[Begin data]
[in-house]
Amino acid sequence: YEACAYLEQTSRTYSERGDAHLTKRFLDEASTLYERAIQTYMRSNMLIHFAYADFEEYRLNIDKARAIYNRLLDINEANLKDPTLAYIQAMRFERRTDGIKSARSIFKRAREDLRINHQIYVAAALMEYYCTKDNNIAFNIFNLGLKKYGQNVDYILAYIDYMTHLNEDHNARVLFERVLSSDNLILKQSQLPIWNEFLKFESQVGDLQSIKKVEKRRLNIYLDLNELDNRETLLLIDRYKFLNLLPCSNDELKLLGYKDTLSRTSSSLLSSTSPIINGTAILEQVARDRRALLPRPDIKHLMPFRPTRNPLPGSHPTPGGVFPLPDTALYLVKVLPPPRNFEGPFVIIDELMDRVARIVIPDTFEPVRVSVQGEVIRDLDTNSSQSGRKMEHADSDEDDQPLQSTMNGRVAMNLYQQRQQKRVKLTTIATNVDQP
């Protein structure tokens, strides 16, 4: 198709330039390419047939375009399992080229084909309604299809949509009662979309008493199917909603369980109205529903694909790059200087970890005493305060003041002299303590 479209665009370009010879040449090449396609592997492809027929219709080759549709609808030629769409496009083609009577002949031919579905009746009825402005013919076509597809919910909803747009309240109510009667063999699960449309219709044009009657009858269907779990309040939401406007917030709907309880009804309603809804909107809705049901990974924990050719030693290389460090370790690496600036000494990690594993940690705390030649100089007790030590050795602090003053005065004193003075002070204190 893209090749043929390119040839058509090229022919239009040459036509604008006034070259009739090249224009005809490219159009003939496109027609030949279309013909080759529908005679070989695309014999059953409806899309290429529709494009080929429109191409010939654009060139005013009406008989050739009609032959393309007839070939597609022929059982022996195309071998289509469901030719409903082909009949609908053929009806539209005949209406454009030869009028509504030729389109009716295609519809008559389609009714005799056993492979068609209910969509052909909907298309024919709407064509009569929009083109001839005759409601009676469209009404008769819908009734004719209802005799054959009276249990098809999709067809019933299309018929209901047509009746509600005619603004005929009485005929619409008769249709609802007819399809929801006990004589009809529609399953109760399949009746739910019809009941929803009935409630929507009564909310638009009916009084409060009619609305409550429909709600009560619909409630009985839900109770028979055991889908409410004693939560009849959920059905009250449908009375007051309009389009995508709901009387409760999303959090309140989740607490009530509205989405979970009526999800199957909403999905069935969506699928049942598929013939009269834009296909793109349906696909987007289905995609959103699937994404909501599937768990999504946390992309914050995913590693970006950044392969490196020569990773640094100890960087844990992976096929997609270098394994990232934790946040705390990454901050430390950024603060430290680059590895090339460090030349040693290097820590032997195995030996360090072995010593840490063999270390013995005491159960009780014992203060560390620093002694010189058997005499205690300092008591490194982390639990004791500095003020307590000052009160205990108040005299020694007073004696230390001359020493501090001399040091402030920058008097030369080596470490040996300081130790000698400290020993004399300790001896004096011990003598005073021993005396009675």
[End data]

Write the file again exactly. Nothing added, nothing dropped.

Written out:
[in-house]
Amino acid sequence: YEACAYLEQTSRTYSERGDAHLTKRFLDEASTLYERAIQTYMRSNMLIHFAYADFEEYRLNIDKARAIYNRLLDINEANLKDPTLAYIQAMRFERRTDGIKSARSIFKRAREDLRINHQIYVAAALMEYYCTKDNNIAFNIFNLGLKKYGQNVDYILAYIDYMTHLNEDHNARVLFERVLSSDNLILKQSQLPIWNEFLKFESQVGDLQSIKKVEKRRLNIYLDLNELDNRETLLLIDRYKFLNLLPCSNDELKLLGYKDTLSRTSSSLLSSTSPIINGTAILEQVARDRRALLPRPDIKHLMPFRPTRNPLPGSHPTPGGVFPLPDTALYLVKVLPPPRNFEGPFVIIDELMDRVARIVIPDTFEPVRVSVQGEVIRDLDTNSSQSGRKMEHADSDEDDQPLQSTMNGRVAMNLYQQRQQKRVKLTTIATNVDQP
């Protein structure tokens, strides 16, 4: 198709330039390419047939375009399992080229084909309604299809949509009662979309008493199917909603369980109205529903694909790059200087970890005493305060003041002299303590 479209665009370009010879040449090449396609592997492809027929219709080759549709609808030629769409496009083609009577002949031919579905009746009825402005013919076509597809919910909803747009309240109510009667063999699960449309219709044009009657009858269907779990309040939401406007917030709907309880009804309603809804909107809705049901990974924990050719030693290389460090370790690496600036000494990690594993940690705390030649100089007790030590050795602090003053005065004193003075002070204190 893209090749043929390119040839058509090229022919239009040459036509604008006034070259009739090249224009005809490219159009003939496109027609030949279309013909080759529908005679070989695309014999059953409806899309290429529709494009080929429109191409010939654009060139005013009406008989050739009609032959393309007839070939597609022929059982022996195309071998289509469901030719409903082909009949609908053929009806539209005949209406454009030869009028509504030729389109009716295609519809008559389609009714005799056993492979068609209910969509052909909907298309024919709407064509009569929009083109001839005759409601009676469209009404008769819908009734004719209802005799054959009276249990098809999709067809019933299309018929209901047509009746509600005619603004005929009485005929619409008769249709609802007819399809929801006990004589009809529609399953109760399949009746739910019809009941929803009935409630929507009564909310638009009916009084409060009619609305409550429909709600009560619909409630009985839900109770028979055991889908409410004693939560009849959920059905009250449908009375007051309009389009995508709901009387409760999303959090309140989740607490009530509205989405979970009526999800199957909403999905069935969506699928049942598929013939009269834009296909793109349906696909987007289905995609959103699937994404909501599937768990999504946390992309914050995913590693970006950044392969490196020569990773640094100890960087844990992976096929997609270098394994990232934790946040705390990454901050430390950024603060430290680059590895090339460090030349040693290097820590032997195995030996360090072995010593840490063999270390013995005491159960009780014992203060560390620093002694010189058997005499205690300092008591490194982390639990004791500095003020307590000052009160205990108040005299020694007073004696230390001359020493501090001399040091402030920058008097030369080596470490040996300081130790000698400290020993004399300790001896004096011990003598005073021993005396009675």